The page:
Word definitions

Web browser: A software application for accessing information on the internet.

Voice search: Using spoken words to initiate an online search.

HTTP cookie: Small pieces of data sent from a website and stored on the user’s device.

Artificial intelligence: Technology enabling machines to simulate human intelligence.

Speech synthesis: Generating human-like speech by computers or machines.

Creative Commons license: A copyright license allowing the distribution of creative works with certain conditions.

Application: Software designed to perform specific tasks on a computer or device.

Incidence matrix: A mathematical representation of relationships between elements in a set.

Advertising: Promoting products, services, or ideas through paid communication.

Vocabulary: A set of words used in a particular language or field of study.

Time: The indefinite continued progress of existence and events.

Web page: A document accessible through a web browser containing information.

Textbook: A book used as a standard work for the study of a particular subject.

Application programming interface: A set of protocols and tools for building software applications.

Book: A written or printed work consisting of pages glued or sewn together.

Publishing: The process of producing and disseminating literature or information.

Document: A written, printed, or electronic record providing information or evidence.

Brand: A symbol, name, design, or other feature distinguishing one seller’s product from others.

Identifier: A unique label or code used to identify something.

Blog: A website containing regularly updated posts, typically informal or conversational in style.

Semantics: The study of meaning in language and logic.

Best practice: Optimal methods or procedures for achieving a particular outcome.

Interval: A period of time between events or points in time.

Umbraco: An open-source content management system for publishing content on the web.

Image: A visual representation or likeness of an object.

Headline: A brief summary of the main points of a news article or story.

Creative Commons: A nonprofit organization providing free legal tools for sharing creative works.

Router: A device directing data packets between computer networks.

String: A sequence of characters, typically used in programming.

Cooking: The practice or skill of preparing food.

Property: A characteristic or quality of something.

News: Information about current events disseminated through various media.

Mathematical optimization: Finding the best solution from a set of feasible options.

Matrix: A rectangular array of numbers, symbols, or expressions.

Graph theory: The study of graphs, which represent relationships between pairs of objects.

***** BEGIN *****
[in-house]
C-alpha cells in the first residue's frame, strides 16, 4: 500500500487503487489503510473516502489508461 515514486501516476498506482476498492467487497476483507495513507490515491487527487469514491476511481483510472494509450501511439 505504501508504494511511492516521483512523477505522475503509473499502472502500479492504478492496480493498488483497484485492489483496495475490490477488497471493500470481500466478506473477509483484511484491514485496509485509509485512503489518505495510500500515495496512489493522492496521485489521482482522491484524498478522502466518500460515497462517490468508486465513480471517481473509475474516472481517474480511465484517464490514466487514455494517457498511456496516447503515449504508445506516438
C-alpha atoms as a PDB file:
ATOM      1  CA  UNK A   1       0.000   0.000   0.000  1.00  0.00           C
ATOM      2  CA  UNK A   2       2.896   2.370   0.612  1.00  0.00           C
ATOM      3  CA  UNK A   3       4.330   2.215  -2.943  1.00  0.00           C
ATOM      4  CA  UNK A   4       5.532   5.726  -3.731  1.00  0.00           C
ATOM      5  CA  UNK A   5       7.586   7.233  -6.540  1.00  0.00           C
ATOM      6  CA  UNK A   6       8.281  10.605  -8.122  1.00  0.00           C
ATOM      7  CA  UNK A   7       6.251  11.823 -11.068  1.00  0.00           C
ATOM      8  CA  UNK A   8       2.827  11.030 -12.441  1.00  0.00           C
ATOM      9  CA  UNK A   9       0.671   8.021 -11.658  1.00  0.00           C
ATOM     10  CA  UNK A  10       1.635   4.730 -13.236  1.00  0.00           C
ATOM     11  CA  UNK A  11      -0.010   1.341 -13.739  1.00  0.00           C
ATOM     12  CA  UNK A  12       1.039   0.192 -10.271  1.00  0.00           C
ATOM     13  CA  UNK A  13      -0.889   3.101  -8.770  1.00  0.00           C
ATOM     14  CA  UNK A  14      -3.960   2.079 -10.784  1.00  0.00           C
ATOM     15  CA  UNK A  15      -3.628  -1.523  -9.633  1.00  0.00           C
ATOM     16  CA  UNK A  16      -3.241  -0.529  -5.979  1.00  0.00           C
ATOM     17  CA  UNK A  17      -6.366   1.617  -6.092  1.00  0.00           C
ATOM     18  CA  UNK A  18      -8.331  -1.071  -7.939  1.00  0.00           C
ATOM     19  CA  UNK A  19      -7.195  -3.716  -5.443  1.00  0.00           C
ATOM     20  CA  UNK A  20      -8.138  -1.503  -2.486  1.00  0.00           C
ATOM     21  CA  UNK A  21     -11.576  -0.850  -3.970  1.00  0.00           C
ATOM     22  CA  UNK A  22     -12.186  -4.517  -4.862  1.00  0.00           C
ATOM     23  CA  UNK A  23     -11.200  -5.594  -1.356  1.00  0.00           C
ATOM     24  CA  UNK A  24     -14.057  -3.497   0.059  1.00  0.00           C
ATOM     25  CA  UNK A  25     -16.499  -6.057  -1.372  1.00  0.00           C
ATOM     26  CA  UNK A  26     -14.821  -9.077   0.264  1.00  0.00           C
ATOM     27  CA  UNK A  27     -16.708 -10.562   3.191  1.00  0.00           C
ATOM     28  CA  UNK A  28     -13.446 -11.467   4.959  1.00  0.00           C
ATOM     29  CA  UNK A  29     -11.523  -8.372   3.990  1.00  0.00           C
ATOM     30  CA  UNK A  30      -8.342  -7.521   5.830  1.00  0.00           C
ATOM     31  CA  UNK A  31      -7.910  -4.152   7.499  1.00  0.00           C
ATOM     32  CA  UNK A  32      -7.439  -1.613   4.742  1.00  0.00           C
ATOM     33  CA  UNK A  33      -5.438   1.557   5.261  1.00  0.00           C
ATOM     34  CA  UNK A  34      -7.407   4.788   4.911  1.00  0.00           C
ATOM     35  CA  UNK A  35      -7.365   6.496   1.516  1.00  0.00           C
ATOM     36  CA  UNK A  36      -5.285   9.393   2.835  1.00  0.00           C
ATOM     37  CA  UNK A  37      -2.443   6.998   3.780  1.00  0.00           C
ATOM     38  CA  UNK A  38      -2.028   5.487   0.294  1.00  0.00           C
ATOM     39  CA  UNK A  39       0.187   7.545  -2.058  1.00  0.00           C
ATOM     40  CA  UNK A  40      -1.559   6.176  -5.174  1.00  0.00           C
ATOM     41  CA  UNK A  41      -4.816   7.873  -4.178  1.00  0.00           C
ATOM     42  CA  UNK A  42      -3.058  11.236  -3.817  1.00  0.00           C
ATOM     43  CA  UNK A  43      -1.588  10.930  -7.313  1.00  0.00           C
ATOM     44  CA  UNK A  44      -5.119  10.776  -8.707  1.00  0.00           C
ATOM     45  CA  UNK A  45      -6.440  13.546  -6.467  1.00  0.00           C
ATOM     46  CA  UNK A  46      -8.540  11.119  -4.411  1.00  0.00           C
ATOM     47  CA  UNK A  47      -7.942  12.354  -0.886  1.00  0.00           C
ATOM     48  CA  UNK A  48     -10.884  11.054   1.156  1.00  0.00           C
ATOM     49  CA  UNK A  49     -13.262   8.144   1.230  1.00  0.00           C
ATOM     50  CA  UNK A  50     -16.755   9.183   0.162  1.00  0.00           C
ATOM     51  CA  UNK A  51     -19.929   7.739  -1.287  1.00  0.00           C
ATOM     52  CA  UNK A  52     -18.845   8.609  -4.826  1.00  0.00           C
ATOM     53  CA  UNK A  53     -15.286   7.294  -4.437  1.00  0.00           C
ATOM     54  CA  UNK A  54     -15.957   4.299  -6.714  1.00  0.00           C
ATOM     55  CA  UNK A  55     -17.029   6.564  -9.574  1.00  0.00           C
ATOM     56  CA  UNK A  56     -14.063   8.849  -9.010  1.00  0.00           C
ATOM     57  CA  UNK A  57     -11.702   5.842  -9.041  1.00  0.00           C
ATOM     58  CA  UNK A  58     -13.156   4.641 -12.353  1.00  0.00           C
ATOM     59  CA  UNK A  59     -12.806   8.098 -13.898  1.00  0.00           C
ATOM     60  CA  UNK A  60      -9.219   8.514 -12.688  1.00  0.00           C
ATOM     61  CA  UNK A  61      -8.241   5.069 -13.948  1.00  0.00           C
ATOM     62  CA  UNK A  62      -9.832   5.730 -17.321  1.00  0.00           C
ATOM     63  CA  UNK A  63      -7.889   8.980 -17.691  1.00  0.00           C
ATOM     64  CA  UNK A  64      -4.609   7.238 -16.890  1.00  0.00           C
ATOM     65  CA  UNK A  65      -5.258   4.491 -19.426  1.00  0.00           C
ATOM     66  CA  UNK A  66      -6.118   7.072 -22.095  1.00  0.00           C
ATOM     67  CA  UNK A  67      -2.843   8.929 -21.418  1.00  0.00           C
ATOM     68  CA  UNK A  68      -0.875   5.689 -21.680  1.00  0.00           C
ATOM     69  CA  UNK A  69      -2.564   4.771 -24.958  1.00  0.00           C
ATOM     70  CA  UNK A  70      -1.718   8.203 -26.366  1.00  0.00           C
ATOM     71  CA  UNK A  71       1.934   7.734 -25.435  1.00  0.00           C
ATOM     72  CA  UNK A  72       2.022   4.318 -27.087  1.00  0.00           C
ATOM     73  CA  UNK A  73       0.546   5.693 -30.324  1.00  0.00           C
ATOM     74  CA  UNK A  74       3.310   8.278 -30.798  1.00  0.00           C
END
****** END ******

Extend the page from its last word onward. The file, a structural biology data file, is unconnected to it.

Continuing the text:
Natural environment: The surroundings in which living organisms exist and interact.

International Standard Book Number: A unique identifier for books and book-like products.

Veganism: A lifestyle avoiding the use of animal products for ethical or health reasons.

Question: A sentence worded or expressed so as to elicit information.

Attention: Mental focus or awareness.

Marketing: Promoting products or services to customers.

Literature: Written works, especially those considered of superior or lasting artistic merit.

TF-IDF: A numerical statistic representing the importance of a word in a document.

License: Legal permission to use something under specific conditions.

Video recording: Capturing moving visual images on electronic media.

The Catcher in the Rye: A novel by J.D. Salinger, first published in 1951.

Space: The physical universe beyond the Earth’s atmosphere.

Restaurant: A place where meals are served to customers.

Email: Electronic mail sent and received through computer networks.

Entity List: A list of entities subject to specific government regulations or restrictions.

Resource: A source of supply or support.

Little, Brown and Company: A publishing company founded in the United States.

Real property: Land and anything permanently attached to it.

Physical tool: An object used to perform a task or achieve a goal.

New York City: The largest city in the United States, located in the state of New York.

Calorie restriction: Reducing calorie intake for health or longevity benefits.

Ingredient: A component part of a mixture or compound.

Secale cereale: Scientific name for rye, a cereal grain.

Computing platform: Hardware and software environment enabling the execution of computer programs.

The Markup: A nonprofit newsroom focused on technology and its impacts on society.

Catcher: A person or thing that catches something.

Description: A spoken or written representation of a person, object, or event.

Company: A commercial business or enterprise.

Search engine results page: The page displayed by a search engine in response to a user’s query.

Query string: The part of a URL containing data to be passed to a web server as part of a request.

Media type: A standardized identifier for the format of a piece of media content.

XPath: A query language for selecting nodes from an XML document.

Search engine optimization: Techniques used to improve a website’s visibility in search engine results.

Web search engine: A software system designed to search for information on the World Wide Web.

Breadcrumb navigation: A navigation aid that displays the user’s location within a website hierarchy.

World Wide Web: An information system of interlinked hypertext documents accessible via the internet.

ISO 8601: An international standard for representing dates and times.

XML schema: A description of the structure and content of XML documents.

Web 2.0: The second generation of the World Wide Web, characterized by user-generated content and social media participation.